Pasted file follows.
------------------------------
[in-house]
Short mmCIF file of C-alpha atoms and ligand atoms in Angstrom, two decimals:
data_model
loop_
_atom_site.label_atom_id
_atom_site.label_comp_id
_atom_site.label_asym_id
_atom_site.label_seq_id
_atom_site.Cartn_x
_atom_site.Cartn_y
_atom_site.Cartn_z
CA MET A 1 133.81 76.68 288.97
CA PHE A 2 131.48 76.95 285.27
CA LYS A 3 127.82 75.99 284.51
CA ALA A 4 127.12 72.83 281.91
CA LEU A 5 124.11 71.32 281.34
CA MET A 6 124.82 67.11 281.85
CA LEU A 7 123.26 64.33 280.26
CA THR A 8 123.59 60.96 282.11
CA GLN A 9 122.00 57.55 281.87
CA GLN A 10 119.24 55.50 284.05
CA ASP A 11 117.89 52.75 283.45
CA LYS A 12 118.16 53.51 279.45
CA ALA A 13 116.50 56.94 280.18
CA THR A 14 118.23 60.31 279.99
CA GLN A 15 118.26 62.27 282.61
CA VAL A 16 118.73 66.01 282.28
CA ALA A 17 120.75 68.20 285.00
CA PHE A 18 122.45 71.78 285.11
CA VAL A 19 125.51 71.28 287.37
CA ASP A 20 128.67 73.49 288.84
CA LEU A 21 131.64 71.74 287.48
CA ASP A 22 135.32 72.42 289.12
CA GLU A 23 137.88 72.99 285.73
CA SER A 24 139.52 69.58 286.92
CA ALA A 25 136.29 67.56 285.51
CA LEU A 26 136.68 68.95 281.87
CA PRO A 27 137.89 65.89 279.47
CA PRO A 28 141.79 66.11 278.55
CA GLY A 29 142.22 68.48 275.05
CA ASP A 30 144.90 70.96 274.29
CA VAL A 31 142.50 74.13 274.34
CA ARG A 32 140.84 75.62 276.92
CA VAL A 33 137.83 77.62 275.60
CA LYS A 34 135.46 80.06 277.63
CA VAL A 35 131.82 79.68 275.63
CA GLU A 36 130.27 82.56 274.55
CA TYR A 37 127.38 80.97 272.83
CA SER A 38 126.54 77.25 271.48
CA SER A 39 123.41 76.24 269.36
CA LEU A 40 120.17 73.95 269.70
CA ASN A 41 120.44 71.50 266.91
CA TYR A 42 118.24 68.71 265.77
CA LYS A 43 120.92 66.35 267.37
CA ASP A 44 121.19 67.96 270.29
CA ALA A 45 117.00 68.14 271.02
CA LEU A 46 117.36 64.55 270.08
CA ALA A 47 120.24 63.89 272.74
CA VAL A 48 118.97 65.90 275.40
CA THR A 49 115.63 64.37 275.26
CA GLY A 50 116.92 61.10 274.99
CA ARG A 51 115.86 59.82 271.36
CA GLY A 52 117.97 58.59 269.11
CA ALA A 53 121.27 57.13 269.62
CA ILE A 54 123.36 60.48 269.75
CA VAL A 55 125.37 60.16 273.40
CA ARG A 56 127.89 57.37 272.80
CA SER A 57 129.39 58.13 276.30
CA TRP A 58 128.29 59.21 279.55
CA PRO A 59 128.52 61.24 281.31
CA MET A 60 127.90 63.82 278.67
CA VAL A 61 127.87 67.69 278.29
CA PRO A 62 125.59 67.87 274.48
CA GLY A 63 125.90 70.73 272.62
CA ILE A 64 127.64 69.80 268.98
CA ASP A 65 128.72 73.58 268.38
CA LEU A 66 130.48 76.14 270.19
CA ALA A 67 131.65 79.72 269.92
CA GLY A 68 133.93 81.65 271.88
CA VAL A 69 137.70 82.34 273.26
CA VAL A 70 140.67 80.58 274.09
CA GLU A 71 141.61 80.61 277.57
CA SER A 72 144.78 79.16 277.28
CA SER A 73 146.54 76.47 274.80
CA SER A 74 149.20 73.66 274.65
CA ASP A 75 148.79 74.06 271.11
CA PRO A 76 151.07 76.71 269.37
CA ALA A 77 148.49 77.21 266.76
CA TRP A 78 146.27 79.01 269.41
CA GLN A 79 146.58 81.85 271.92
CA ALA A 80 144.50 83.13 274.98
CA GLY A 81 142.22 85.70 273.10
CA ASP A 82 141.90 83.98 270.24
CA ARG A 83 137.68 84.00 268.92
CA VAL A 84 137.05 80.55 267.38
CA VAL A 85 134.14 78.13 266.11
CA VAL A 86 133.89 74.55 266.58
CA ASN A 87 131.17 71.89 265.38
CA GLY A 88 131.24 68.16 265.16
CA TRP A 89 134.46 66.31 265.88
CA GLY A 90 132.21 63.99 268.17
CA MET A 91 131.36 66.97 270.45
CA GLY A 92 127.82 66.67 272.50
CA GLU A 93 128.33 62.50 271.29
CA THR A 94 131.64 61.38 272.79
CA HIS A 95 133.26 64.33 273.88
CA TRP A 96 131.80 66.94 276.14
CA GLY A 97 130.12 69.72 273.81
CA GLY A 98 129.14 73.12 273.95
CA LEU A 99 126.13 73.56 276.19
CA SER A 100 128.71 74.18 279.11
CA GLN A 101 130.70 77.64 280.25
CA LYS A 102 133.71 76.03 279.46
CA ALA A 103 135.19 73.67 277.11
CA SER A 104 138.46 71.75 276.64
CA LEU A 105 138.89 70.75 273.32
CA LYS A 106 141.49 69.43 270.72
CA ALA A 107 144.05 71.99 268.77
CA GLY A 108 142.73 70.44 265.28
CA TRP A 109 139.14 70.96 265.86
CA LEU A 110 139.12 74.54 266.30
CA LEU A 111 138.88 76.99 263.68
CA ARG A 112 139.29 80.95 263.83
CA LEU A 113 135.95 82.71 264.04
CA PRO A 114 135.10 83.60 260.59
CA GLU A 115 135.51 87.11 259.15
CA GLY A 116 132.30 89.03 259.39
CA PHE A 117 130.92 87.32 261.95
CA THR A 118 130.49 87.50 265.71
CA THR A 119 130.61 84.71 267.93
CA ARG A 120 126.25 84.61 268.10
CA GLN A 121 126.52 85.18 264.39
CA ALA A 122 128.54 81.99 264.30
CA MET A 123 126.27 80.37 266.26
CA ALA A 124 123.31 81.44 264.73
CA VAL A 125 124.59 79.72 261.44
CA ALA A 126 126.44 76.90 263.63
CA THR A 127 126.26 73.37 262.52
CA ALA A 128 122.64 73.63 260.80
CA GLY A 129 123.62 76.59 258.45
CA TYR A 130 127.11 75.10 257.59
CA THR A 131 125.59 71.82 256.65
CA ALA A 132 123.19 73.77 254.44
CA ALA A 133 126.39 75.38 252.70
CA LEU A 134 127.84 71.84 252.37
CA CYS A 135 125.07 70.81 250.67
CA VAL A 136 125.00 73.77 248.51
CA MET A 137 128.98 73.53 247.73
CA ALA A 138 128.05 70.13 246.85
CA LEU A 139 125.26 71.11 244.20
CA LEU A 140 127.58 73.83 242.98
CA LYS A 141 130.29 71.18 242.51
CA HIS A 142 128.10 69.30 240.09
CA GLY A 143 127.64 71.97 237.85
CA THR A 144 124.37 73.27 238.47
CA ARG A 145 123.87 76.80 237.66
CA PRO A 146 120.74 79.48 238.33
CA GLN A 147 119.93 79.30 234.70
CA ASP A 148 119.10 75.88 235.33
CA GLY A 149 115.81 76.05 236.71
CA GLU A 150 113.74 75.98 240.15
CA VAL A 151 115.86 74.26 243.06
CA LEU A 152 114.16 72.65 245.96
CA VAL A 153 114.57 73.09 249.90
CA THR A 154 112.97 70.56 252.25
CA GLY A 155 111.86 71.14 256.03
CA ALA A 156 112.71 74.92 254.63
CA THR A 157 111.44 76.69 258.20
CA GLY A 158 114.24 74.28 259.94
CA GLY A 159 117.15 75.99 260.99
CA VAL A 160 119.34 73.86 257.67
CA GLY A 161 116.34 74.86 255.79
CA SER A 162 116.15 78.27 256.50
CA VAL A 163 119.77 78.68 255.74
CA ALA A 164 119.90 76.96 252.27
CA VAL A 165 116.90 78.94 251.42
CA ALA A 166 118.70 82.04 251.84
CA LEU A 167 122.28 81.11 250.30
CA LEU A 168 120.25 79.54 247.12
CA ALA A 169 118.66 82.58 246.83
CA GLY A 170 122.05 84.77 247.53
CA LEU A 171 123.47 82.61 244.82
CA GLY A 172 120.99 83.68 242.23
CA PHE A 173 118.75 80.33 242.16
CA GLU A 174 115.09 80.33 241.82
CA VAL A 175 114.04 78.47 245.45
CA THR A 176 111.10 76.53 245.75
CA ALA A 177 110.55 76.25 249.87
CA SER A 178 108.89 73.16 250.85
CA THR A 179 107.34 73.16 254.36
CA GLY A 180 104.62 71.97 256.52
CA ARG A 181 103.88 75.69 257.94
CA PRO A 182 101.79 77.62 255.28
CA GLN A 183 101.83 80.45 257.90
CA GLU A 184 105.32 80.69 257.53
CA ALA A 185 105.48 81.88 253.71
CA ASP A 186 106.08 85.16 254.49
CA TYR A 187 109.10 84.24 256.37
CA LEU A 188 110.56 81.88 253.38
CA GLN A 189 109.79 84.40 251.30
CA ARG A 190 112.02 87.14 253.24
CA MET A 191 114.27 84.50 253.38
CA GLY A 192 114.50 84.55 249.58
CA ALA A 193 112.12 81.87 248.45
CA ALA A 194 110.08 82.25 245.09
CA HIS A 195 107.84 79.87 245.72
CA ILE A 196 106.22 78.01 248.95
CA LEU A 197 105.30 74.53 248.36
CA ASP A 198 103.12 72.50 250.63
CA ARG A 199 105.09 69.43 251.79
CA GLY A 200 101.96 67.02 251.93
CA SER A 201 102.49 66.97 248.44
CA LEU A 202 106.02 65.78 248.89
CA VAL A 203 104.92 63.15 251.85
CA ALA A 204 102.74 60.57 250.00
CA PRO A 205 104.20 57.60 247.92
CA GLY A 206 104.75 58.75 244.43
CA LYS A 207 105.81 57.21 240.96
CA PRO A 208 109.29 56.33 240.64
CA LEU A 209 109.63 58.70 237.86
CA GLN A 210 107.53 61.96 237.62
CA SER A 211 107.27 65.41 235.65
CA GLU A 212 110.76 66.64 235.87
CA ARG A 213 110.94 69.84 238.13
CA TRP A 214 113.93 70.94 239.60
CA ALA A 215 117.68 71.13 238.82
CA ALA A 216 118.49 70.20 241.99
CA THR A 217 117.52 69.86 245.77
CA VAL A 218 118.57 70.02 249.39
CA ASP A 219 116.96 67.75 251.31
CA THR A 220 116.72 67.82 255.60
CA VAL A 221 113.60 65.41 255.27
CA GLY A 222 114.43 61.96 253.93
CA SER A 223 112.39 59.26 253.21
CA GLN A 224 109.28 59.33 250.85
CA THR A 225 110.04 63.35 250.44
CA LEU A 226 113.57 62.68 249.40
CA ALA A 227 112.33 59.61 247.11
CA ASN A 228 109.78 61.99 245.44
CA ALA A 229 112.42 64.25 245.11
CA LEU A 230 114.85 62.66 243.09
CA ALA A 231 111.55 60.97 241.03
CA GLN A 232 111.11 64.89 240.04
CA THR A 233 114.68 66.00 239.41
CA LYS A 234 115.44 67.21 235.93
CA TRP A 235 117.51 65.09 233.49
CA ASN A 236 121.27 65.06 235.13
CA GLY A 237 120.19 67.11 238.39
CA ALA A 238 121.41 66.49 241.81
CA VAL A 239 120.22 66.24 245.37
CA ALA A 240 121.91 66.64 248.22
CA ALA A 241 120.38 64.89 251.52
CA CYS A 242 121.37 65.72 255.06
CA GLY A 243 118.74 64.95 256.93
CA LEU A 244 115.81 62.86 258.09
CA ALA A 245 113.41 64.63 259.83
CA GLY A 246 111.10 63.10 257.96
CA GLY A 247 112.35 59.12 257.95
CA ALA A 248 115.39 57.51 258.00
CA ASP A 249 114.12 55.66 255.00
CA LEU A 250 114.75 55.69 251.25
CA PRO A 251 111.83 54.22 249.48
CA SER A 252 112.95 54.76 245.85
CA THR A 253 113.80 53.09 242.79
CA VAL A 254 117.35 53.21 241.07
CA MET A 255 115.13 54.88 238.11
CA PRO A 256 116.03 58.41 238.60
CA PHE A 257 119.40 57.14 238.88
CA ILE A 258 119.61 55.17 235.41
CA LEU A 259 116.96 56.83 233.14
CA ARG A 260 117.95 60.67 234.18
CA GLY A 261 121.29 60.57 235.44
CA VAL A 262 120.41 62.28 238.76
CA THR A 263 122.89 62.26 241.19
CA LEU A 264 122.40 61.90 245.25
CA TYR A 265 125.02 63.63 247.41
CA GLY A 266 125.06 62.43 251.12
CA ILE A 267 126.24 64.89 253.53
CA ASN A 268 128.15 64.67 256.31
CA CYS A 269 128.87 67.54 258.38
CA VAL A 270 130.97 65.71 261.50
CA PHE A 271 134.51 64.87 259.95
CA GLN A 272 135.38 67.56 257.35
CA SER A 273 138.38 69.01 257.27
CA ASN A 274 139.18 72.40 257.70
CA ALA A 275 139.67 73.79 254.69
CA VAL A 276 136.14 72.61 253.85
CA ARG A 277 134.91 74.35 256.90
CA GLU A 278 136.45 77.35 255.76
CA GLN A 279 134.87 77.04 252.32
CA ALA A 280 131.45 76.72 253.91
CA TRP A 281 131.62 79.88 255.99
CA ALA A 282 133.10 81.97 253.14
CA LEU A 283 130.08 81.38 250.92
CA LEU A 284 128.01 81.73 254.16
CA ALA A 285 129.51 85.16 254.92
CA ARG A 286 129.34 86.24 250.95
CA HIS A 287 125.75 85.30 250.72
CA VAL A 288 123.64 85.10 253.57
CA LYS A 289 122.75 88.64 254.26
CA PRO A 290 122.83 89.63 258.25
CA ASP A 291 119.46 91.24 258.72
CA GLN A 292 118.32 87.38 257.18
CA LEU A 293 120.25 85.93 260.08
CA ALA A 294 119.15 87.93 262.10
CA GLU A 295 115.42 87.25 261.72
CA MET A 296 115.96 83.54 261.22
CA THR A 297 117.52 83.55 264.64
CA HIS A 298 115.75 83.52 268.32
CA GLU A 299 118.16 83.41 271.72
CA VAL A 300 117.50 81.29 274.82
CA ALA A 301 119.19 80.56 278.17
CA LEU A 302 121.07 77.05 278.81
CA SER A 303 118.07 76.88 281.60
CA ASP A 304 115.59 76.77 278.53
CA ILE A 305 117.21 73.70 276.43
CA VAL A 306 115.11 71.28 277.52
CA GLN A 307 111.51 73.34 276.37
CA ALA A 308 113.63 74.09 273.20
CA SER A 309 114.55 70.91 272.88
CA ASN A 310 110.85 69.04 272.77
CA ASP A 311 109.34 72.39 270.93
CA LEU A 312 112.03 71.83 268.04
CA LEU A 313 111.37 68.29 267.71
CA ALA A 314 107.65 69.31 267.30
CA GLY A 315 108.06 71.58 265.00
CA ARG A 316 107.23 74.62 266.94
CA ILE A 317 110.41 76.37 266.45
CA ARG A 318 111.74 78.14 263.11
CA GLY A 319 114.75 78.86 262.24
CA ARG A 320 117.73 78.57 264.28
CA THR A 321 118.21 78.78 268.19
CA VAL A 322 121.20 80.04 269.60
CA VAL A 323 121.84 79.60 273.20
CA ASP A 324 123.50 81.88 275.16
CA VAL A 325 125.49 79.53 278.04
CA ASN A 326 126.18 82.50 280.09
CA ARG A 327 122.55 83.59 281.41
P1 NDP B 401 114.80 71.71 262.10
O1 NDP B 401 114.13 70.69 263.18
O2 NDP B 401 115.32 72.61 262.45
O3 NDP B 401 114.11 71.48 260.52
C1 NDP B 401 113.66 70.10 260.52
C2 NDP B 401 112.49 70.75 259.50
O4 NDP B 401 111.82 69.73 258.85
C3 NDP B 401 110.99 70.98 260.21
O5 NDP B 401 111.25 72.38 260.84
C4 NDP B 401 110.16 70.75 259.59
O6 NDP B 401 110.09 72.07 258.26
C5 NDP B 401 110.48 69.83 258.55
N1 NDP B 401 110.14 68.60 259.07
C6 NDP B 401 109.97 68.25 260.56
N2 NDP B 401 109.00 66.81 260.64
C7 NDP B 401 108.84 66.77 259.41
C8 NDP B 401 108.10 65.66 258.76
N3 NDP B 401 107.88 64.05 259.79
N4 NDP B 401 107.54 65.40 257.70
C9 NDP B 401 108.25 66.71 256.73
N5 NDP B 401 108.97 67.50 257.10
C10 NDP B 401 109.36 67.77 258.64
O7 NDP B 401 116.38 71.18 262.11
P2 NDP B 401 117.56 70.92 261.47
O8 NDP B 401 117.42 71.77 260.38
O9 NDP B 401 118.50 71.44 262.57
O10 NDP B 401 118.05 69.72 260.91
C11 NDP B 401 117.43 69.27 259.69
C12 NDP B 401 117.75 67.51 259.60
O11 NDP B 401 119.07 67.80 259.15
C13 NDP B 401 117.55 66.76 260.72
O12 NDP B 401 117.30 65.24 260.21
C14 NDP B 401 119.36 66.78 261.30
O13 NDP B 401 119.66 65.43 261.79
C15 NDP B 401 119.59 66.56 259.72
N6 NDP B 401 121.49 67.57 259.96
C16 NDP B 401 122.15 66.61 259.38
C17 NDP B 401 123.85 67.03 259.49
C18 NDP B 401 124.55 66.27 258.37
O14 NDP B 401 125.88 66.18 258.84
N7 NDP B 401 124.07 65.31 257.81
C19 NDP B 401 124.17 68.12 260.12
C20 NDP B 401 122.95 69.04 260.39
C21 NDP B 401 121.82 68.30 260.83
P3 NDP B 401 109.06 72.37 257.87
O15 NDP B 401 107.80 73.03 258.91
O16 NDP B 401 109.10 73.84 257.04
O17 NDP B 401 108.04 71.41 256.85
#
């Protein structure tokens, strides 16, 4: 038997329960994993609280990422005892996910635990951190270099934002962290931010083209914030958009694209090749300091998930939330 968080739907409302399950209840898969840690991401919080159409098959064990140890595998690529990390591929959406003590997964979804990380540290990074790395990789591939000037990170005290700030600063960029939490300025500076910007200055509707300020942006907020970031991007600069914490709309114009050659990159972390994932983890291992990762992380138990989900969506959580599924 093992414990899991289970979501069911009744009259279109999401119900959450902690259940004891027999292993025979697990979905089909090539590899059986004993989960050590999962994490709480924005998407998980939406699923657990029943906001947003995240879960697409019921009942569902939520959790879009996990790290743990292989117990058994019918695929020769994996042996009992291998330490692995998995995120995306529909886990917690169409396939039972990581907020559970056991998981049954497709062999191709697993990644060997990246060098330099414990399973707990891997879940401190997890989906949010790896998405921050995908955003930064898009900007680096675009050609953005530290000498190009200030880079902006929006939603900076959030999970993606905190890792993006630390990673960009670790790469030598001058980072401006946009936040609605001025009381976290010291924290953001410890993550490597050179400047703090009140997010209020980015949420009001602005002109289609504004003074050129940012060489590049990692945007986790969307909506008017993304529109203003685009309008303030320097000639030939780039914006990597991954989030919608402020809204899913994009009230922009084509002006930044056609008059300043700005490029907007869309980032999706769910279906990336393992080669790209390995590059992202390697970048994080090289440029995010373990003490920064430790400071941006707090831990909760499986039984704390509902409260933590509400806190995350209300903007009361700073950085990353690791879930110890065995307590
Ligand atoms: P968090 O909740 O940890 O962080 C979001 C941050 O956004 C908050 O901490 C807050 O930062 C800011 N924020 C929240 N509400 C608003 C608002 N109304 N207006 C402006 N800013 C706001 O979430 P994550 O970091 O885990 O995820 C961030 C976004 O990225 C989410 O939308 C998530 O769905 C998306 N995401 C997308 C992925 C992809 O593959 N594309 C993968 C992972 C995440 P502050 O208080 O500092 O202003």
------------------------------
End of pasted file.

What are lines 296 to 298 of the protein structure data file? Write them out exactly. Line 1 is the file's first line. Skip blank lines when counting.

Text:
CA ALA A 285 129.51 85.16 254.92
CA ARG A 286 129.34 86.24 250.95
CA HIS A 287 125.75 85.30 250.72